always had a “home” for most of these 90 years, including owning a large house for 28 years.

This fall we will celebrate the 90th birthday of our Club. To prepare for this milestone, I

dove into the annals of the Club and learned about all of our “homes.”

Quoting from our 25th anniversary book: “True to our national genius for sociability, a

group of American women residing in The Hague gathered regularly at the hospitable home

of Mrs. E. Daniels, who was one of the oldest American residents. In 1930 when her health

began to fail, and in order to relieve her of this responsibility, it was felt the time had come

to organize an American Women’s Club.”

It continues: “The first meeting was held at the home of Mrs. Jesse van Wickel in the

beginning of August 1930. Four women attended, and it was agreed to send out invitations

to a luncheon to be held at the Hotel Vieux Doelen to all American women residing in The

Hague, Rotterdam, Amsterdam and surrounding cities saying that as prospective Members

of the Club they could join at this luncheon.”

Fifty-five women gathered in 1930 for this luncheon. I am sure they all wore suits, hats

and gloves. At least all the old photographs seem to indicate that was the fashion of the time.

The AWC was started at that moment with 55 Charter Members.

From the beginning, the two main priorities of the AWC have been its philanthropic and

charitable endeavours and its English-language library. To house a library, the AWC needed

premises. The very first “home” was at the Hotel Vieux Doelen, which was located on the

Tournooiveld, where the ING Bank is now across from the former American Embassy. The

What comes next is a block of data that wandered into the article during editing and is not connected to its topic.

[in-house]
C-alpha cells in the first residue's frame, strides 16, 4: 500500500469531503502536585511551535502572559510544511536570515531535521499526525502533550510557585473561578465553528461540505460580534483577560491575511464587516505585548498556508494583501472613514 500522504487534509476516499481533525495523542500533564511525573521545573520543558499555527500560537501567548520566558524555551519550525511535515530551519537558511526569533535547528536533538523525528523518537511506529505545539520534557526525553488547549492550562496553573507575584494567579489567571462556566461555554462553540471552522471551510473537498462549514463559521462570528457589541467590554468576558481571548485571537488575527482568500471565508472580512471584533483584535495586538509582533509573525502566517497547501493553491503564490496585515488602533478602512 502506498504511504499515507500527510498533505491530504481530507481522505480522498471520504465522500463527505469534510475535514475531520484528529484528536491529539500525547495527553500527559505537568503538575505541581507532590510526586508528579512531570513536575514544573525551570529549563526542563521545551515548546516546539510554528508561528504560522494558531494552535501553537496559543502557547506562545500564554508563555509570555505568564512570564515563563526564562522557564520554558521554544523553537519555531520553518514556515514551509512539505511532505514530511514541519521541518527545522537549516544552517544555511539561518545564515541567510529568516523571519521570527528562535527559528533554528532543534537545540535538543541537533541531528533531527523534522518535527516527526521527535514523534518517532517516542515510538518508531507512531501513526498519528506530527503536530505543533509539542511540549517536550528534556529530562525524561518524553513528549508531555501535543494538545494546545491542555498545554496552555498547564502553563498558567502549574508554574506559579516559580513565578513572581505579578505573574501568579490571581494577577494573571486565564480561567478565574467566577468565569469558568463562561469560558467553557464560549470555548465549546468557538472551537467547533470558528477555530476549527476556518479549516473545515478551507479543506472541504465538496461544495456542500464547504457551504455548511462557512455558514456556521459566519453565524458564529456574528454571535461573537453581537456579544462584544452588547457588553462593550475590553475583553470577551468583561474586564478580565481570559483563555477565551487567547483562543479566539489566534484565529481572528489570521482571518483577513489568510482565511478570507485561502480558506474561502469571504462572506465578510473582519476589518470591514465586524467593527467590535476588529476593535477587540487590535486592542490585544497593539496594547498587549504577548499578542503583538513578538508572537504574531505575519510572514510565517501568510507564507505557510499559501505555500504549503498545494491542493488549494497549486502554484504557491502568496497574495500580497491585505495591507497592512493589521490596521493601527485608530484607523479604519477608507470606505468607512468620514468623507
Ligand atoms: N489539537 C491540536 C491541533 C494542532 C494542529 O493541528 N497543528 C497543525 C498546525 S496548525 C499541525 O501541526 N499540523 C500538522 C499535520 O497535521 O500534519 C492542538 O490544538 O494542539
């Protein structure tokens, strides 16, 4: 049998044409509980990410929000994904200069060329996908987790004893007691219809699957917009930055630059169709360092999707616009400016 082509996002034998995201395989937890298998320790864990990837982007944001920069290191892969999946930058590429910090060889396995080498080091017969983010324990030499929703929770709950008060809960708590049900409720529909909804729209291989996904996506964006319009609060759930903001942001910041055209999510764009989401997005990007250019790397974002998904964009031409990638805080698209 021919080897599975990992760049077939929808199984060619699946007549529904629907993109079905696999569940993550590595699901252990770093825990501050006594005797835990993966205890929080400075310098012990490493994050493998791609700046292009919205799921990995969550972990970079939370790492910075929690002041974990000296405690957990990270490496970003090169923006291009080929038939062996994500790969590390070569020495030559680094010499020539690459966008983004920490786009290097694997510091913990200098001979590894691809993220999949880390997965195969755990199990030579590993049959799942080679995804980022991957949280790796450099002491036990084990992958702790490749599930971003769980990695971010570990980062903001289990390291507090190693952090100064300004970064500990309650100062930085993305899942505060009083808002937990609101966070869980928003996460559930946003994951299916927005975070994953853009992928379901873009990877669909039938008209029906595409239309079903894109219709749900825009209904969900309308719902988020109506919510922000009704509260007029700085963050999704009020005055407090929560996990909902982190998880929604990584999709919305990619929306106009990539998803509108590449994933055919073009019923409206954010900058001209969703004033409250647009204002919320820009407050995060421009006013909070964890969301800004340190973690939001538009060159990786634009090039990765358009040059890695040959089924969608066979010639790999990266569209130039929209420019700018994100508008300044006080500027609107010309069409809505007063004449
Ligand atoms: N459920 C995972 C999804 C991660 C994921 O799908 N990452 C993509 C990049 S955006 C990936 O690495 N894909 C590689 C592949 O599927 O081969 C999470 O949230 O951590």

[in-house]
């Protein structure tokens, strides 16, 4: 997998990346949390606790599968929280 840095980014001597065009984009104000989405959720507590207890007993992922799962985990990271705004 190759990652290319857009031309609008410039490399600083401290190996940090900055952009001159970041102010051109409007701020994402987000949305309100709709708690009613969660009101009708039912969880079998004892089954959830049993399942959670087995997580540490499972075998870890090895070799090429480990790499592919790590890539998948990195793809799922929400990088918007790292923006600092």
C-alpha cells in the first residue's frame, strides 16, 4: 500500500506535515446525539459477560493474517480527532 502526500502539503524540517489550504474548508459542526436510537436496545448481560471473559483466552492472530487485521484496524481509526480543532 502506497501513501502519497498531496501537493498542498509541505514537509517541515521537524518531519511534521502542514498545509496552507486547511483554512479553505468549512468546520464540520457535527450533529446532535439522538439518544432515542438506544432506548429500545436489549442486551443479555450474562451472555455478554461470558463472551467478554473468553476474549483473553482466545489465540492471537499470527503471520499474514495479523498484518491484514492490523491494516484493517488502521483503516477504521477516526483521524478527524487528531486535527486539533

books, mostly donations from Members, were put in glassed-in cabinets which were open

twice a week for Members.

The collection increased greatly, so the Club had to find another place to house the

books. Restaurant Anjema was chosen (location unknown), but it didn’t last long as the restaurant

went bankrupt in 1933. It was then

that the Club found space on the Noordeinde

92, which today is the Tesselschade shop (I

would need another article to fully explain

this organization, but suffice to say that it is a

volunteer group, founded in 1871, in support

of economic independence for women).

During World War II, the AWC disbanded

and had to close the library, so the books

were housed in homes all over The Hague.

Upon reopening in 1946, the library was

expanded even more and became open to

non-American friends; thus, outside library

memberships were instituted. At that time,


two-thirds of Membership dues went to the

library budget. In the late 50s, that property

had become too small, so once again the

Club packed up and moved to premises on

Vondelstraat in 1960.

Unfortunately, this was never a very

popular spot, and a Committee of Six researched

possibilities of where we could

move. Although American Protestant worship

was in in existence in The Hague since

1903, there was never a continuity of Sunday

services because of the lack of a location. In

1962, the American Protestant Church of The

Hague dedicated its new building on the Esther de Boer-van Rijklaan in Benoordenhout. This

building was originally the Protestant Pavilion at the 1958 Brussels World Fair, but that is

another story as to how it was moved to its present location.

This was also fantastic for the AWC, as after some discussions, we were allowed to use the

large room on the first floor for our library. All 7,500 books were moved in 1963 to shelves

behind heavy wooden folding doors. We could also have our own phone line and hold our

Board Meetings in this space. All for a substantial “donation” to the church. We were “open